Response to variations of the elements in the two and three element calls were then investigated with the help of playback of recorded bird calls while the birds were placed in compartments with perches, food, a window and a bird-nest. The calls sounded were two natural calls, two calls where equivalent elements, F1, F2, P2 and P3 were switched and two calls with P1 alone or a three element call with an external element as the first, in place of P1. If the bird recognised the call as a flight call, it would look out of the window, but if it were a prompt call, it may look towards the nest. The source of sound was in the neighbouring compartment and the bird had to look away from the sound source to look out of the compartment or in the opposite direction to look at the nest.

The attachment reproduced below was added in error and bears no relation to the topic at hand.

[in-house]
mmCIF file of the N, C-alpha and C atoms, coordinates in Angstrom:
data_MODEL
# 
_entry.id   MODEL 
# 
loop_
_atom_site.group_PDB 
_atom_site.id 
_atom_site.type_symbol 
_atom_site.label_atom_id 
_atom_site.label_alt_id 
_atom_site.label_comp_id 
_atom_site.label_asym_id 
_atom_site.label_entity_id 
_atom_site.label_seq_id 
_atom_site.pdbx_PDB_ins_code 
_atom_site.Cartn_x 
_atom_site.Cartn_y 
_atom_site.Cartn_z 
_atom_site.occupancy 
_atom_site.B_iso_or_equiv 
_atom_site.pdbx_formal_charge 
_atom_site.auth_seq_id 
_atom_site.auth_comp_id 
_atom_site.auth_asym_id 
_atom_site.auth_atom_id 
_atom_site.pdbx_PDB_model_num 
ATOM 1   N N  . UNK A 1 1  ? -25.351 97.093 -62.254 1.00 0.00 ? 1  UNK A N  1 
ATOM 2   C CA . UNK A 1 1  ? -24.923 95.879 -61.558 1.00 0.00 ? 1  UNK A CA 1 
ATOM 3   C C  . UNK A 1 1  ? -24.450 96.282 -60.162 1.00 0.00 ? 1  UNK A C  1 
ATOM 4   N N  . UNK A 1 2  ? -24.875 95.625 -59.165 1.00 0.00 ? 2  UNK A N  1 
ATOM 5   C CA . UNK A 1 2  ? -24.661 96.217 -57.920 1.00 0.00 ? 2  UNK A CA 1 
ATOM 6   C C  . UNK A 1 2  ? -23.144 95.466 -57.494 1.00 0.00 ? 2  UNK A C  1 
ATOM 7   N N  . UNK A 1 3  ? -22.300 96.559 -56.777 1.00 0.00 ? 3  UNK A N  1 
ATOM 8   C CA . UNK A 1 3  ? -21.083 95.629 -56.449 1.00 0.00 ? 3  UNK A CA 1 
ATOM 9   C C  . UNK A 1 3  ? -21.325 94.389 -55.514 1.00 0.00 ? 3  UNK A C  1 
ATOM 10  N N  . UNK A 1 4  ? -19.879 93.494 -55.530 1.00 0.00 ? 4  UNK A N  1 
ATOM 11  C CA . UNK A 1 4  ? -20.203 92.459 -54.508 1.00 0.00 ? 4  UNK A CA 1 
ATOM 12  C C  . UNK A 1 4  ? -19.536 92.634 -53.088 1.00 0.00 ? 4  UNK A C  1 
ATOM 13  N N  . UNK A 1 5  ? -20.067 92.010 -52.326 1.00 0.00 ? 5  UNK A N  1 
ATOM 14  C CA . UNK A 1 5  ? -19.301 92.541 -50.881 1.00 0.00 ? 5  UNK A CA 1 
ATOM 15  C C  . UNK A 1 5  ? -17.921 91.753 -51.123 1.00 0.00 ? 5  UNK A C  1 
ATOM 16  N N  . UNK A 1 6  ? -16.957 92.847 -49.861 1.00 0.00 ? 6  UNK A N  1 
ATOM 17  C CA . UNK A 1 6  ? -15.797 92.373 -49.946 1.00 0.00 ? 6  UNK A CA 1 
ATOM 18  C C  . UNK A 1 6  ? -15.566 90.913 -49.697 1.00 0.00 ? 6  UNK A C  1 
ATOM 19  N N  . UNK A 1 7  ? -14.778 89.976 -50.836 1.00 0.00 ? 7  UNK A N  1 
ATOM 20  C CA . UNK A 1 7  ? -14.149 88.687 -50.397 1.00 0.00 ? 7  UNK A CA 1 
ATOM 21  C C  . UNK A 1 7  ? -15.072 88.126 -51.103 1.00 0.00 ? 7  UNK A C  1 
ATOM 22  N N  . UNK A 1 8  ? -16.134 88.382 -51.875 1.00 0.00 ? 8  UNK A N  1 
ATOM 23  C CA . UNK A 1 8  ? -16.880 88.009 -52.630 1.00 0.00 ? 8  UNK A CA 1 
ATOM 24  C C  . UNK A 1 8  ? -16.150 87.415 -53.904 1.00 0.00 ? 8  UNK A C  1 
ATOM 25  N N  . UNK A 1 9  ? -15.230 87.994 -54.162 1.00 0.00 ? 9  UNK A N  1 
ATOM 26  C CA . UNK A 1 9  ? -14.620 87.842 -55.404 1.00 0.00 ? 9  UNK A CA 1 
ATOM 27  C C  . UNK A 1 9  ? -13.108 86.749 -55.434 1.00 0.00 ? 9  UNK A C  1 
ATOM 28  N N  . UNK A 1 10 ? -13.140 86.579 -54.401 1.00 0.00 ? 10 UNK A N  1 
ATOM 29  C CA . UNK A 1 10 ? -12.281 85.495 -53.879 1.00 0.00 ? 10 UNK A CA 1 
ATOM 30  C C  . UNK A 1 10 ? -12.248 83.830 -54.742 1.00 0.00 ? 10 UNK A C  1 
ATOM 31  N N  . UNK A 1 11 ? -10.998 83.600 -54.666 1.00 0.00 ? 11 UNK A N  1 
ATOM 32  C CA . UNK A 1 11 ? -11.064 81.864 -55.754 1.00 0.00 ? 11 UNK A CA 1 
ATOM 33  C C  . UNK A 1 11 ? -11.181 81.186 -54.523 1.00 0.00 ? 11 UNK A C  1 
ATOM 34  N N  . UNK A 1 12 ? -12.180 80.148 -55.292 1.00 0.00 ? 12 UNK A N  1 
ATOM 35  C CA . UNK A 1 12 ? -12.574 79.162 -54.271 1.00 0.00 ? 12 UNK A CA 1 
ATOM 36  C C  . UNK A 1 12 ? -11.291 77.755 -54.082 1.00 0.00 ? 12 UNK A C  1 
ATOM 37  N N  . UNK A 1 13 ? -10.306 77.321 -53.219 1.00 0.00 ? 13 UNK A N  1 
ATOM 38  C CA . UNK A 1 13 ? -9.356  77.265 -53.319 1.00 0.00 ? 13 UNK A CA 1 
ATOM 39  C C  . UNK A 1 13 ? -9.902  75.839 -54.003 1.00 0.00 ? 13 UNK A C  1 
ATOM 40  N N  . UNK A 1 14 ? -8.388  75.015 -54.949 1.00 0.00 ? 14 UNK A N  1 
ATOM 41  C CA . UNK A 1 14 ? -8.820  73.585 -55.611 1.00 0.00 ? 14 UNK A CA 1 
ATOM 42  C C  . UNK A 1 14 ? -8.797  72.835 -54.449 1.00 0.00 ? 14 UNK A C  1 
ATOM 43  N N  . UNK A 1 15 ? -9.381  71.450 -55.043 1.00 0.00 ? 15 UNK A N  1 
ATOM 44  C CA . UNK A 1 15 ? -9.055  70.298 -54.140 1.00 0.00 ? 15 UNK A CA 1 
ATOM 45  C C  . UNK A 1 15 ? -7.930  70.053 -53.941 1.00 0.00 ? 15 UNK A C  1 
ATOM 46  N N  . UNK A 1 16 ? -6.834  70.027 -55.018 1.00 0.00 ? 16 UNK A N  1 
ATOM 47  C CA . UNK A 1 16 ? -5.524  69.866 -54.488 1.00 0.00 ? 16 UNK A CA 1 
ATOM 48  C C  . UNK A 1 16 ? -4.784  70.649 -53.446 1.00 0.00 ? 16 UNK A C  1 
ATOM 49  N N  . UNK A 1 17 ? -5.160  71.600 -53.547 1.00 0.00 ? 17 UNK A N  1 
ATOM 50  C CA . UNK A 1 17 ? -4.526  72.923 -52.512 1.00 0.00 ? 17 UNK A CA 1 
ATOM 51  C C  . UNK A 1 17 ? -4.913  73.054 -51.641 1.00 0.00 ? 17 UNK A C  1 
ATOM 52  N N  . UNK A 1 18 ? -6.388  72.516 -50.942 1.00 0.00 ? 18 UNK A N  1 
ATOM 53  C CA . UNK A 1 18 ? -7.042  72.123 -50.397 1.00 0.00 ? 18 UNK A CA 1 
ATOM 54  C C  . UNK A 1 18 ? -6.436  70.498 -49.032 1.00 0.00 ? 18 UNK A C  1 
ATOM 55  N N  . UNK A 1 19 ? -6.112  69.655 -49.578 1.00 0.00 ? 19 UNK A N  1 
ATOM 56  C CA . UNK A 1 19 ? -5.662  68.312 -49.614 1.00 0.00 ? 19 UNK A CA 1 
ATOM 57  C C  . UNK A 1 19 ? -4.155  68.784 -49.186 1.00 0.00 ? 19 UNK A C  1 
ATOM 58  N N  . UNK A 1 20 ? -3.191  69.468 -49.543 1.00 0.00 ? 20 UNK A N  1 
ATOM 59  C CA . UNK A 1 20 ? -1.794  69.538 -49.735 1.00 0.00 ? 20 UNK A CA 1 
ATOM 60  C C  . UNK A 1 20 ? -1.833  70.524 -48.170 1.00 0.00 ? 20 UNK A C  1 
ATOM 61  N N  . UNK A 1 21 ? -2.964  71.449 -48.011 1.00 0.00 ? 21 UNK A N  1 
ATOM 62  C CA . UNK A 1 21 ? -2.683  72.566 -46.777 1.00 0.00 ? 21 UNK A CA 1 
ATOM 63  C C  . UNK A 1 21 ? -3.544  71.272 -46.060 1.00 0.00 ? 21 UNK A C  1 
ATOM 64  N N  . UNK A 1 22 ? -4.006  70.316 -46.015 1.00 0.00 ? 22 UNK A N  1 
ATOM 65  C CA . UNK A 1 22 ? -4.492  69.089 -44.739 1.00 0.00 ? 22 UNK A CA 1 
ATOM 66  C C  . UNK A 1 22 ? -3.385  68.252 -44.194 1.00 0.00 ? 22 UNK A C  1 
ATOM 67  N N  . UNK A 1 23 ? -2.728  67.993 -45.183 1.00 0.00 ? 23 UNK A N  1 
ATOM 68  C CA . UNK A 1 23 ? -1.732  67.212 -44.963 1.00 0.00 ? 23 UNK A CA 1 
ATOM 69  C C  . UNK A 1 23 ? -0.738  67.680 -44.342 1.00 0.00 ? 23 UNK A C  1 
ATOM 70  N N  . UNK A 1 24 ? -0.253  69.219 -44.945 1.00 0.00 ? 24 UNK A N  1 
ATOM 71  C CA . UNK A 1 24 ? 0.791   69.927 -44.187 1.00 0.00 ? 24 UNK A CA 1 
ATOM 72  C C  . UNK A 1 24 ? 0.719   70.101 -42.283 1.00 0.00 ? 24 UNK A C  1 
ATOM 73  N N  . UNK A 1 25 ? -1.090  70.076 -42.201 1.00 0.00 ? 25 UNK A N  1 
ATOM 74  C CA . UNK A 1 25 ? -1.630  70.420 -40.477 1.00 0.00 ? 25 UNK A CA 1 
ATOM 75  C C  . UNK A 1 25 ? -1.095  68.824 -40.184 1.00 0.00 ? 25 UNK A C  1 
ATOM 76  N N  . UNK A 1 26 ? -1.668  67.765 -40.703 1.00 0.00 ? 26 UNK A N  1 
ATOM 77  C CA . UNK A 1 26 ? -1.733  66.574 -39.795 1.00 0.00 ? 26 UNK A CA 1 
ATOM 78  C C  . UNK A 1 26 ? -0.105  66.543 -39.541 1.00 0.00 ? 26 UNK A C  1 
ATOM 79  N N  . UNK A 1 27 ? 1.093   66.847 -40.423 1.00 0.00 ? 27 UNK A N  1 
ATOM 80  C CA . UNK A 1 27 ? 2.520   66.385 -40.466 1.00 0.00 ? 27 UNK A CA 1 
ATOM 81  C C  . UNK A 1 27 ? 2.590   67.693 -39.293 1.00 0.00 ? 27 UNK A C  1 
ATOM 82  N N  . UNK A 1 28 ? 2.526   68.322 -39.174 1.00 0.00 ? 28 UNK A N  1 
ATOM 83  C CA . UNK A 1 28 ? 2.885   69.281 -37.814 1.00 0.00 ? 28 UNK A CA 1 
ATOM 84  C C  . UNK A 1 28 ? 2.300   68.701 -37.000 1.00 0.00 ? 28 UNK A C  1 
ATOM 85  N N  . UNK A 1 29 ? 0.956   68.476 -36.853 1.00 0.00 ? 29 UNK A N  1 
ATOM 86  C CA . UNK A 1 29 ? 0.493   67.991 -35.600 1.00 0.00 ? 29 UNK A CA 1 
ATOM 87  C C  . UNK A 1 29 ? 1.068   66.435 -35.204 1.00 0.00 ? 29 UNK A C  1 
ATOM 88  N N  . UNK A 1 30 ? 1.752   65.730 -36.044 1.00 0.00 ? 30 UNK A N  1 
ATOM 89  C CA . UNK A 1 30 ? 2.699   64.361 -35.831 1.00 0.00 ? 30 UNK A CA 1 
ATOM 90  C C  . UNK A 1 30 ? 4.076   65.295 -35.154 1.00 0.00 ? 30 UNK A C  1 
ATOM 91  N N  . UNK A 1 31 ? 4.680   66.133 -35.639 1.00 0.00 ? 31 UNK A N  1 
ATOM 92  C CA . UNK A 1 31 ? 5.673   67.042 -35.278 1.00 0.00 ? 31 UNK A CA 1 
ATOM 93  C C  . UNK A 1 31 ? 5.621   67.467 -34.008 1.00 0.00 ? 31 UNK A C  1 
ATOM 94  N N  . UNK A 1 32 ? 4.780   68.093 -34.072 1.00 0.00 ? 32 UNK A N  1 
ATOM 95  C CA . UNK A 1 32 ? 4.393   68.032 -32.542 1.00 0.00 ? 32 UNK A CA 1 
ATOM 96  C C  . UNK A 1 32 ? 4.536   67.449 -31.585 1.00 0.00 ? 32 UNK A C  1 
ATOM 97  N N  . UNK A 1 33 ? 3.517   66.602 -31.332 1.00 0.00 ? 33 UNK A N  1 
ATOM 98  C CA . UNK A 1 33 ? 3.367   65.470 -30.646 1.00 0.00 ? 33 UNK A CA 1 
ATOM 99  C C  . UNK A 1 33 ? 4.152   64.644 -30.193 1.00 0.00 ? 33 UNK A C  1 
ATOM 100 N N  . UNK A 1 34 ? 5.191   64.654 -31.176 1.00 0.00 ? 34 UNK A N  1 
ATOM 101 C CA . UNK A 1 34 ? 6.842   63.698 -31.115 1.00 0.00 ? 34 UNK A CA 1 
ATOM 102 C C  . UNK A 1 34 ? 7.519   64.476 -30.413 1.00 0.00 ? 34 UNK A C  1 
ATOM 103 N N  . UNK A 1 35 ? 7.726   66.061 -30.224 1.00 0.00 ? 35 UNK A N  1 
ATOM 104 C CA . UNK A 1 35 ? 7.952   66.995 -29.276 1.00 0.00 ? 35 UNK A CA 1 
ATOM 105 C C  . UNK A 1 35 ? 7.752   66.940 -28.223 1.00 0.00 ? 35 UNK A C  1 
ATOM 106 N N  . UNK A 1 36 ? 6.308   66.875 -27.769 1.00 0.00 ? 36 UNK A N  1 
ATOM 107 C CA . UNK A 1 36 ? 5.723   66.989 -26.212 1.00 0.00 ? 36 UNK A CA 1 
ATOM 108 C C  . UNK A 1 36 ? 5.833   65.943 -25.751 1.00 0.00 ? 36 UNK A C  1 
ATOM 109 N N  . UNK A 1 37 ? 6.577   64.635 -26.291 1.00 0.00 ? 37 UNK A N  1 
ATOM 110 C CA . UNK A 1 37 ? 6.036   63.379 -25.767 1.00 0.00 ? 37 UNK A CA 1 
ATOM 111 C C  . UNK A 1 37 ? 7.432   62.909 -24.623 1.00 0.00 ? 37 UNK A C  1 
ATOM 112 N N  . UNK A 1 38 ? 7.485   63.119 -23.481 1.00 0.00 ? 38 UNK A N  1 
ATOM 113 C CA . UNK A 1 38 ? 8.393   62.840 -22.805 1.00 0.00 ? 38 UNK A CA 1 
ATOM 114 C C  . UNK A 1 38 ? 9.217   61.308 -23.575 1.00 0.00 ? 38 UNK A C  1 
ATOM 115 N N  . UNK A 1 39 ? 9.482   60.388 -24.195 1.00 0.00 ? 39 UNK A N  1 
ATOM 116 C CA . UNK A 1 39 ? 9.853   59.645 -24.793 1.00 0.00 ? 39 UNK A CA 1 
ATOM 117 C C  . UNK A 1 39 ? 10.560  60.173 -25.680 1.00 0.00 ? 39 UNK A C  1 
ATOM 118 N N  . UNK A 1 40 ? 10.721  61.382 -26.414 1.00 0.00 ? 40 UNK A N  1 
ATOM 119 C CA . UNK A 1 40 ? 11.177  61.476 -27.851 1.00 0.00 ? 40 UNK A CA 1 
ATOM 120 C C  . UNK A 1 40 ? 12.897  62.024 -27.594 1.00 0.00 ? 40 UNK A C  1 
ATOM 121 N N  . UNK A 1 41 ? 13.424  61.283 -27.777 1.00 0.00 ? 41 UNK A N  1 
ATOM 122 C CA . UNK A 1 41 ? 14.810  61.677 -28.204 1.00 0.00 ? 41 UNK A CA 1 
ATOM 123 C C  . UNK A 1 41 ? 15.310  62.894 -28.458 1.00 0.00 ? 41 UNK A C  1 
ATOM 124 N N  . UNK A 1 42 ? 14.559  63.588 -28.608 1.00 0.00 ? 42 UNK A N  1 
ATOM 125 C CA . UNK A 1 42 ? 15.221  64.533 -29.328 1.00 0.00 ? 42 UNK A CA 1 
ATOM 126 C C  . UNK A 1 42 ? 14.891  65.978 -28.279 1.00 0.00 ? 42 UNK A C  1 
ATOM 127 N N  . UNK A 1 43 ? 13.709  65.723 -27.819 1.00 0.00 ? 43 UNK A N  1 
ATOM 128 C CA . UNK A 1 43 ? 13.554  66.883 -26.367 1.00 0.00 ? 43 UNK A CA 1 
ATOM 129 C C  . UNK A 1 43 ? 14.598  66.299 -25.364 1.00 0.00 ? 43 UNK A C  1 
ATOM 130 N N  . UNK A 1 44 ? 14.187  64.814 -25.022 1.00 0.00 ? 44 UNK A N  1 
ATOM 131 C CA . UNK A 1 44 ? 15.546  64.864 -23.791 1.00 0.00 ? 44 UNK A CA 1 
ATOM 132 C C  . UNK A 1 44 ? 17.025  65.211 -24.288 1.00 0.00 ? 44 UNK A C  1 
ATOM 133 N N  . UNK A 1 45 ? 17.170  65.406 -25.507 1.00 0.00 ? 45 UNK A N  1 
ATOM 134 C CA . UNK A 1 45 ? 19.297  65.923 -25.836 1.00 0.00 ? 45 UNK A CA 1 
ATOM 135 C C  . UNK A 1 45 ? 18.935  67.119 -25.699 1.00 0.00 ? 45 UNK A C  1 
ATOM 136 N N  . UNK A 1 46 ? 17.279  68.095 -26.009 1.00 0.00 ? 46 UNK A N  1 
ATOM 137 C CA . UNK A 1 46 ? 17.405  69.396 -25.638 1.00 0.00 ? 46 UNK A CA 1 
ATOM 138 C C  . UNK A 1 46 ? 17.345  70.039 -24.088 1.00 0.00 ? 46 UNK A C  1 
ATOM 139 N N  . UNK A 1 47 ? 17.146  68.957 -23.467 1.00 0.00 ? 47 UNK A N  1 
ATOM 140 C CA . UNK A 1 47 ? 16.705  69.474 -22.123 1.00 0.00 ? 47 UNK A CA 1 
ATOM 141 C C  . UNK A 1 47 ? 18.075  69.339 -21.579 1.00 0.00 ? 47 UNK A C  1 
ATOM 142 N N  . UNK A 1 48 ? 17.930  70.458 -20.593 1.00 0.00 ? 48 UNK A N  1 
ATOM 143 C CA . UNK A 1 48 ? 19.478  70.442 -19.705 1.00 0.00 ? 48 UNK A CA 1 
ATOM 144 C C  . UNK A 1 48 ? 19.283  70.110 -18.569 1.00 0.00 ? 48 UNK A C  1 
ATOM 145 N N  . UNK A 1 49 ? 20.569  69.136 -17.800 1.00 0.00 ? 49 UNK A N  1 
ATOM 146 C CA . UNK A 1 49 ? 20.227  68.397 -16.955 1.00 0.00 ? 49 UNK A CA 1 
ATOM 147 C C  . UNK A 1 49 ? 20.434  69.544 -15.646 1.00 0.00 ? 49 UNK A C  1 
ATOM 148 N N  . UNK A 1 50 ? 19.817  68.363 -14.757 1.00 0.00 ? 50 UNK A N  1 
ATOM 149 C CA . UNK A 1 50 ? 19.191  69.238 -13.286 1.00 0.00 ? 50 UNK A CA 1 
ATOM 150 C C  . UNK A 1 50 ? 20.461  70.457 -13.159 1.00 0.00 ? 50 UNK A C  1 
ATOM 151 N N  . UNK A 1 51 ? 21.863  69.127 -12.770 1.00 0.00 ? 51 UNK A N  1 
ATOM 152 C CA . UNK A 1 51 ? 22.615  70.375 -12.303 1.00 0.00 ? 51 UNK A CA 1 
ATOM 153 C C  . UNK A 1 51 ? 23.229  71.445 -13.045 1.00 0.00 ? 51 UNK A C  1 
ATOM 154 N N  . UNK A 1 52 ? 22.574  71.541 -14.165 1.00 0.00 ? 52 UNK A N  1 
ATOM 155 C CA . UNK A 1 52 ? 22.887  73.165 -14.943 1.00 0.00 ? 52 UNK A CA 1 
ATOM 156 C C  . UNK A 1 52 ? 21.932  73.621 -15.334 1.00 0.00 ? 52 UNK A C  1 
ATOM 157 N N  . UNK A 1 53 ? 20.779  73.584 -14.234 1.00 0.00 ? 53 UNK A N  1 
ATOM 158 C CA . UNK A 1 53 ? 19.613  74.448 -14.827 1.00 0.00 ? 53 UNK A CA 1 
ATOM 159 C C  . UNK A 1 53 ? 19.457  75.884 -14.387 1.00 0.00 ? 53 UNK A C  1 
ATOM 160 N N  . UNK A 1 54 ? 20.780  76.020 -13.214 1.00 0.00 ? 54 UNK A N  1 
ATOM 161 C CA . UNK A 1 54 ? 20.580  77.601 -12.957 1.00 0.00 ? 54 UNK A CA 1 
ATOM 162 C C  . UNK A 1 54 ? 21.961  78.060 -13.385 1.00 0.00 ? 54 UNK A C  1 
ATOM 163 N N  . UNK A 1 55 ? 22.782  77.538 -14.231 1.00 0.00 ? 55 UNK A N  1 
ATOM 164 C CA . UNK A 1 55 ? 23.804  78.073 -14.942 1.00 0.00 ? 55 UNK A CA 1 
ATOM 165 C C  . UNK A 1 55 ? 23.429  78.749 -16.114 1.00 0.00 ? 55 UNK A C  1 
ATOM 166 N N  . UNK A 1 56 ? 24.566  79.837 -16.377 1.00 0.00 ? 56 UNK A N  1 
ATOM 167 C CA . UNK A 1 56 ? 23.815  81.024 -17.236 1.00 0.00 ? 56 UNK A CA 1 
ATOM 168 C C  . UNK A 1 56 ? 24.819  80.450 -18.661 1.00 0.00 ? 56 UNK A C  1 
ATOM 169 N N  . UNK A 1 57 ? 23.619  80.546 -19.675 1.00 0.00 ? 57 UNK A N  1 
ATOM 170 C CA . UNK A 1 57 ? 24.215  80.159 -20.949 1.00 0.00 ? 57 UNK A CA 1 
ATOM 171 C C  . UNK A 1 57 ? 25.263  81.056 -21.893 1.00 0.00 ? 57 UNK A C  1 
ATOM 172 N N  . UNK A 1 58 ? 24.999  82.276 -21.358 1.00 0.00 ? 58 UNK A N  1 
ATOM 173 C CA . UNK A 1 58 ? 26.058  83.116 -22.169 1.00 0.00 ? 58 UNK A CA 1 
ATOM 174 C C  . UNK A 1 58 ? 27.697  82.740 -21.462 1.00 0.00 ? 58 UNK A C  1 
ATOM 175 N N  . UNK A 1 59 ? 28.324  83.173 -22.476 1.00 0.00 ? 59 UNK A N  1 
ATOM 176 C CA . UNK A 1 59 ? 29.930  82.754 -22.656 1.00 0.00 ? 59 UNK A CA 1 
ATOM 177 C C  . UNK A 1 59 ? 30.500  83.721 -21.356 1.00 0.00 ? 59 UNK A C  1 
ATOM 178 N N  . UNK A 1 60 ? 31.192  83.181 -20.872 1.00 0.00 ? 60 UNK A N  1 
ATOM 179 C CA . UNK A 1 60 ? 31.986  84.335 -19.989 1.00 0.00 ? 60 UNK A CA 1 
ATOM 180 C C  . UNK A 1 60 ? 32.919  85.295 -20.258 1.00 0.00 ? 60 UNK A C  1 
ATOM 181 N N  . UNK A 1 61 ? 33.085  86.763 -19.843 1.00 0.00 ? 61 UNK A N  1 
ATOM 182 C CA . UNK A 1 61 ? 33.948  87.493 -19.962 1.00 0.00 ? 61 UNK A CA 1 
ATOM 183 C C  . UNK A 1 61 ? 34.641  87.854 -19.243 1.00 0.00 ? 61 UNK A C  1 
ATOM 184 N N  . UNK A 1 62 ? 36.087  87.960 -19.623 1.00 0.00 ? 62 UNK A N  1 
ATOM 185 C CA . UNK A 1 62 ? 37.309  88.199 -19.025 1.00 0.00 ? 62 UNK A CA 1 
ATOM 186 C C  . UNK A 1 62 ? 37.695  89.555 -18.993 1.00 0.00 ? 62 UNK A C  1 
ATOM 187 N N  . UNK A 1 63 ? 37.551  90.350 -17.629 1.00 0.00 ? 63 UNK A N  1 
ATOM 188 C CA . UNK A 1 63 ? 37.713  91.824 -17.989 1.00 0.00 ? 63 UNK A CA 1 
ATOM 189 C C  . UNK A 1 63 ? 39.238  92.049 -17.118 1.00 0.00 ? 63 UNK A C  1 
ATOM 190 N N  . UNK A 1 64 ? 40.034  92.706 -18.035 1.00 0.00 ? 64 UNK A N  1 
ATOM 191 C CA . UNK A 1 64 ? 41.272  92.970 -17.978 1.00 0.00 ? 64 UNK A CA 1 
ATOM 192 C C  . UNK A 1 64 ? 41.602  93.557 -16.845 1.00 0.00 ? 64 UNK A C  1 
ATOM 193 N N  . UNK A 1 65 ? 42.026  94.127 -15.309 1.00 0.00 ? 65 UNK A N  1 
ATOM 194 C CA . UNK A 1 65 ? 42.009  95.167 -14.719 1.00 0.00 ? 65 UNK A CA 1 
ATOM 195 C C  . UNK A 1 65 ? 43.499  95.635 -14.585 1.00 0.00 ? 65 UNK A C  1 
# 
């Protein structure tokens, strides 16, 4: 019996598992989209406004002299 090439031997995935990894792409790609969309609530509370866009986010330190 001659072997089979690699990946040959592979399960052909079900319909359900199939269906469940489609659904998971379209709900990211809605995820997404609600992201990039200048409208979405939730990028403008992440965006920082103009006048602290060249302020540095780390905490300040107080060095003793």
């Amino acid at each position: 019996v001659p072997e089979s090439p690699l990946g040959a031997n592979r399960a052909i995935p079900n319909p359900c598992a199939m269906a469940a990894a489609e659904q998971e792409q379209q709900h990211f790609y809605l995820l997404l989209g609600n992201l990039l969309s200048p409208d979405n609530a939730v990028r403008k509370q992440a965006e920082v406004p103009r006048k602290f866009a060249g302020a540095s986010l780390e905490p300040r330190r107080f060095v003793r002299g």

The results were that the birds responded to natural calls just as they did in field trials, which confirms that the two element and the three element calls are distinct. Again, when the equivalent elements in the calls were switched, to test for any accoustic quality of the equivalent elements being responsible for the differences in response, it was found that the response remained essentially the same. The difference in the response to the two element call and the three element call was hence seen to arise only because of the element P1 in the first position in the three element call. The third kind of trial was with the element P1 alone and then a three element call with P1 which was in first position replaced by ‘C’, an external element derived from general chatter of the bird. This third trial was found to increase the ‘looking out’ activity and general movement, which could be attributed to a ‘different sound’, but there was no increase in the nestward looks, which were otherwise stimulated by three element prompt calls.